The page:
- Days left

6 Popular Tax Breaks That Could Disappear in 2014

×
Tax forms a broken pencil and a twisted paper clip tell the story of a frustrated person
Alamy
As the end of 2013 approaches, many taxpayers are beginning to look for ways to reduce what they'll owe the IRS when they file their returns next April. But it's April 2015 we're concerned about now, because several key tax breaks that tens of millions of taxpayers enjoy are set to expire on Dec. 31, and that could cost you a pretty penny in the new year.

In recent years, one of the biggest challenges in tax planning has been guessing whether the annual ritual of congressional extensions on tax breaks will happen again. Often, lawmakers pass last-minute or even retroactive extensions to preserve popular incentives for future years. But there's no guarantee that will happen.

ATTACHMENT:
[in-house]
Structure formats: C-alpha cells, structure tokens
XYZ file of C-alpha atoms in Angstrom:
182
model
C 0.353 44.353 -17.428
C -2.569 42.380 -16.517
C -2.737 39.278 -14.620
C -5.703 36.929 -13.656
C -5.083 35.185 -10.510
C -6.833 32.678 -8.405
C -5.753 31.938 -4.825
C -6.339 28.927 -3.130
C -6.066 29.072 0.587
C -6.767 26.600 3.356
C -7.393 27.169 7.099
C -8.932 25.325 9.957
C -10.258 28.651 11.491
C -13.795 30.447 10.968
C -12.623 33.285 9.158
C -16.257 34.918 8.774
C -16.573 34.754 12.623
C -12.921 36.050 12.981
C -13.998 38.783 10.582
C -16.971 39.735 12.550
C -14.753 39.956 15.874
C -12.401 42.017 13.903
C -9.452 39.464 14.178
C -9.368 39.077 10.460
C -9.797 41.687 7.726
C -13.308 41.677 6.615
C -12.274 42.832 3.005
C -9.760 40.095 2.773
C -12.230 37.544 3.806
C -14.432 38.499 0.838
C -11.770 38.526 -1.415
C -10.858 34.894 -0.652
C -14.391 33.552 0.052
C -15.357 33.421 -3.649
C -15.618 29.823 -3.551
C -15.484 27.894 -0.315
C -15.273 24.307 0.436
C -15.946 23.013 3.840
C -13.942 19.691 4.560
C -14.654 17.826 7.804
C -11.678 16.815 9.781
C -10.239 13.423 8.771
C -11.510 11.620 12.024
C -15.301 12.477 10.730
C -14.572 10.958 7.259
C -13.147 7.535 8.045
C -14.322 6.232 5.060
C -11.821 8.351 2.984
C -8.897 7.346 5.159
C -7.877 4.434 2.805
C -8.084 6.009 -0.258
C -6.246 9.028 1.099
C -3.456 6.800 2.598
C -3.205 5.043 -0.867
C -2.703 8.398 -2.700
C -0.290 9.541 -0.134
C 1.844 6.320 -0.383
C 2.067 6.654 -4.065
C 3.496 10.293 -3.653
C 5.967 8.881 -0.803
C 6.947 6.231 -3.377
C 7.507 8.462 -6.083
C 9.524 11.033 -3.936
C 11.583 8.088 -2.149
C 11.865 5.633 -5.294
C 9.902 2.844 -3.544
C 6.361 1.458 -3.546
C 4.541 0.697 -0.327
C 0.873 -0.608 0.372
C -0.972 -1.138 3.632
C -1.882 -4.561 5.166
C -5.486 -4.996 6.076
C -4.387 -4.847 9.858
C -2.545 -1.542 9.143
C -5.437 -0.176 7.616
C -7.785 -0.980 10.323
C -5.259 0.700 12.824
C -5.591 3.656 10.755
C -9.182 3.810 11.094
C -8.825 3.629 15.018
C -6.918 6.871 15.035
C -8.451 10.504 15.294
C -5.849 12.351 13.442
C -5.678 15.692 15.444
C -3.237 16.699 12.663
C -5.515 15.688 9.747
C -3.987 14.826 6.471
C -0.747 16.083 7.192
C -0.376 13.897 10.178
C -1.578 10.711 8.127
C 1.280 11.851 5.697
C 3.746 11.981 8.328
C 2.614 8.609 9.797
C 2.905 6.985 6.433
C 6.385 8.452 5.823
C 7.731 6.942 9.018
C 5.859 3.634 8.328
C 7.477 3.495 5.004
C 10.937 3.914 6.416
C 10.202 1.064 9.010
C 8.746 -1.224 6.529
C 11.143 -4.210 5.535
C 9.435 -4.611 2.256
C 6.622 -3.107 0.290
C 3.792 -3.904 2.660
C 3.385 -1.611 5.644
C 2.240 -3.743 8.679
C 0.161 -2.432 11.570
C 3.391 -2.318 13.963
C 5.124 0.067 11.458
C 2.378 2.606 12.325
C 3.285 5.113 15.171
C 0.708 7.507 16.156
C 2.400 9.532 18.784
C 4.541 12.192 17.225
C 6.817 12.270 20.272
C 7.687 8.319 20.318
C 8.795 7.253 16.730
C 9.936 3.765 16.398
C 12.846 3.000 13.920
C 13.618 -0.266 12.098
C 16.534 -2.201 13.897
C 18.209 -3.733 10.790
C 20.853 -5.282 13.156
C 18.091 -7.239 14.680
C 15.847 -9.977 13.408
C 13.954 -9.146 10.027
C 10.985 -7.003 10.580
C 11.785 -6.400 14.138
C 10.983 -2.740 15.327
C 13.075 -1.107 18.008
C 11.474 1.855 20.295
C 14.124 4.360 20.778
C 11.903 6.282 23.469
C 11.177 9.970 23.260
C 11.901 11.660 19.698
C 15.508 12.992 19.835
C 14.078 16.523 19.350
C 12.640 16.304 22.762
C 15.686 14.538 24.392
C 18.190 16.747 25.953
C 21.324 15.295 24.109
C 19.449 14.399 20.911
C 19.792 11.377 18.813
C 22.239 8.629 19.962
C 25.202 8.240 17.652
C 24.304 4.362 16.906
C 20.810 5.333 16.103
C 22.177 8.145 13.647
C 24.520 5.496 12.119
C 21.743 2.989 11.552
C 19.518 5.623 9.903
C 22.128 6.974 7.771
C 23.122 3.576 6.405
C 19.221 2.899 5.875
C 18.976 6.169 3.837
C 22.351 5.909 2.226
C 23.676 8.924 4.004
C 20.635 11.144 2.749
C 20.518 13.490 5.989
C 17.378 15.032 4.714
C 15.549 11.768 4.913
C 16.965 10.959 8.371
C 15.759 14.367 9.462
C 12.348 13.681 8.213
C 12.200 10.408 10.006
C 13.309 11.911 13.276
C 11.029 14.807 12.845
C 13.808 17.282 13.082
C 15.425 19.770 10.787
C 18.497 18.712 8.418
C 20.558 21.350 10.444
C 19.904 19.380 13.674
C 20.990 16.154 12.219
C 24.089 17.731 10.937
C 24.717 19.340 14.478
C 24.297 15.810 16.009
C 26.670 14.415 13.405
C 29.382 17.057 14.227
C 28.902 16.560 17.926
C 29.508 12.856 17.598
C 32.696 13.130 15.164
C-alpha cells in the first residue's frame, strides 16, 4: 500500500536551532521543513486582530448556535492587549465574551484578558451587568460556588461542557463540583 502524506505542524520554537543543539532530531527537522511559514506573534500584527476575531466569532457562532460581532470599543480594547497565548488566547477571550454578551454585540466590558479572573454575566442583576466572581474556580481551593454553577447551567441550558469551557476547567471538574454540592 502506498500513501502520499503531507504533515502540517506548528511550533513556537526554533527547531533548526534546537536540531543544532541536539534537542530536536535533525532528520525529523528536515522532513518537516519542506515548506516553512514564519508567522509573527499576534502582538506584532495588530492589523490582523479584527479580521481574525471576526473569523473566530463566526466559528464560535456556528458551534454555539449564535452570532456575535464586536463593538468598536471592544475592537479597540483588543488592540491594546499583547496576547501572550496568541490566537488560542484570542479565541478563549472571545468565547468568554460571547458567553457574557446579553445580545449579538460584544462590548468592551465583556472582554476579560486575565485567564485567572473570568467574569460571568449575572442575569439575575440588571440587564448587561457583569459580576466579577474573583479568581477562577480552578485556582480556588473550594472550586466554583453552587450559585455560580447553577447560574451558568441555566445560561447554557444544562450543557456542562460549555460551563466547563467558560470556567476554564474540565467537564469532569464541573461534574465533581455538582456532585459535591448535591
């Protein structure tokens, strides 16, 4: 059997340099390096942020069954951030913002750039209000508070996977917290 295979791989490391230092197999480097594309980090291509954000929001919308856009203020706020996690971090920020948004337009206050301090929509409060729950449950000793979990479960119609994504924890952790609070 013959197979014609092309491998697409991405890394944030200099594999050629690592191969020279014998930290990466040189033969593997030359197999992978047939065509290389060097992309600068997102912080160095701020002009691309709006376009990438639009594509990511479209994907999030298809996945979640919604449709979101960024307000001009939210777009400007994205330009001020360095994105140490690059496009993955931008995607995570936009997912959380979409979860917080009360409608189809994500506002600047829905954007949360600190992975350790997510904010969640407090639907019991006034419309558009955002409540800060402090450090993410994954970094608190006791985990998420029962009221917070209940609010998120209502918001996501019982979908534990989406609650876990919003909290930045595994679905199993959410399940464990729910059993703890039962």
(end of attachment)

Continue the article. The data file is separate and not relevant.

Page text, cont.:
So to give you fair warning, here are just a few of the most widely-used tax breaks currently slated to vanish for 2014.



You can follow Motley Fool contributor Dan Caplinger on Twitter @DanCaplinger or on Google+.

Increase your money and finance knowledge from home

How much house can I afford

Home buying 101, evaluating one of your most important financial decisions.

View Course »

Advice for Recent College Grads

Prepare yourself for the "real world".

View Course »

TurboTax Articles

Incentive Stock Options

Some employers use Incentive Stock Options (ISOs) as a way to attract and retain employees. While ISOs can offer a valuable opportunity to participate in your company's growth and profits, there are tax implications you should be aware of. We'll help you understand ISOs and fill you in on important timetables that affect your tax liability, so you can optimize the value of your ISOs.

What is a 1098-E: Student Loan Interest

If you're currently paying off a student loan, you may get Form 1098-E in the mail from each of your lenders. Your lenders have to report how much interest you pay annually. Student loan interest can be deductible on federal tax returns, but receiving a 1098-E doesn't always mean you're eligible to take the deduction.

Add a Comment

*0 / 3000 Character Maximum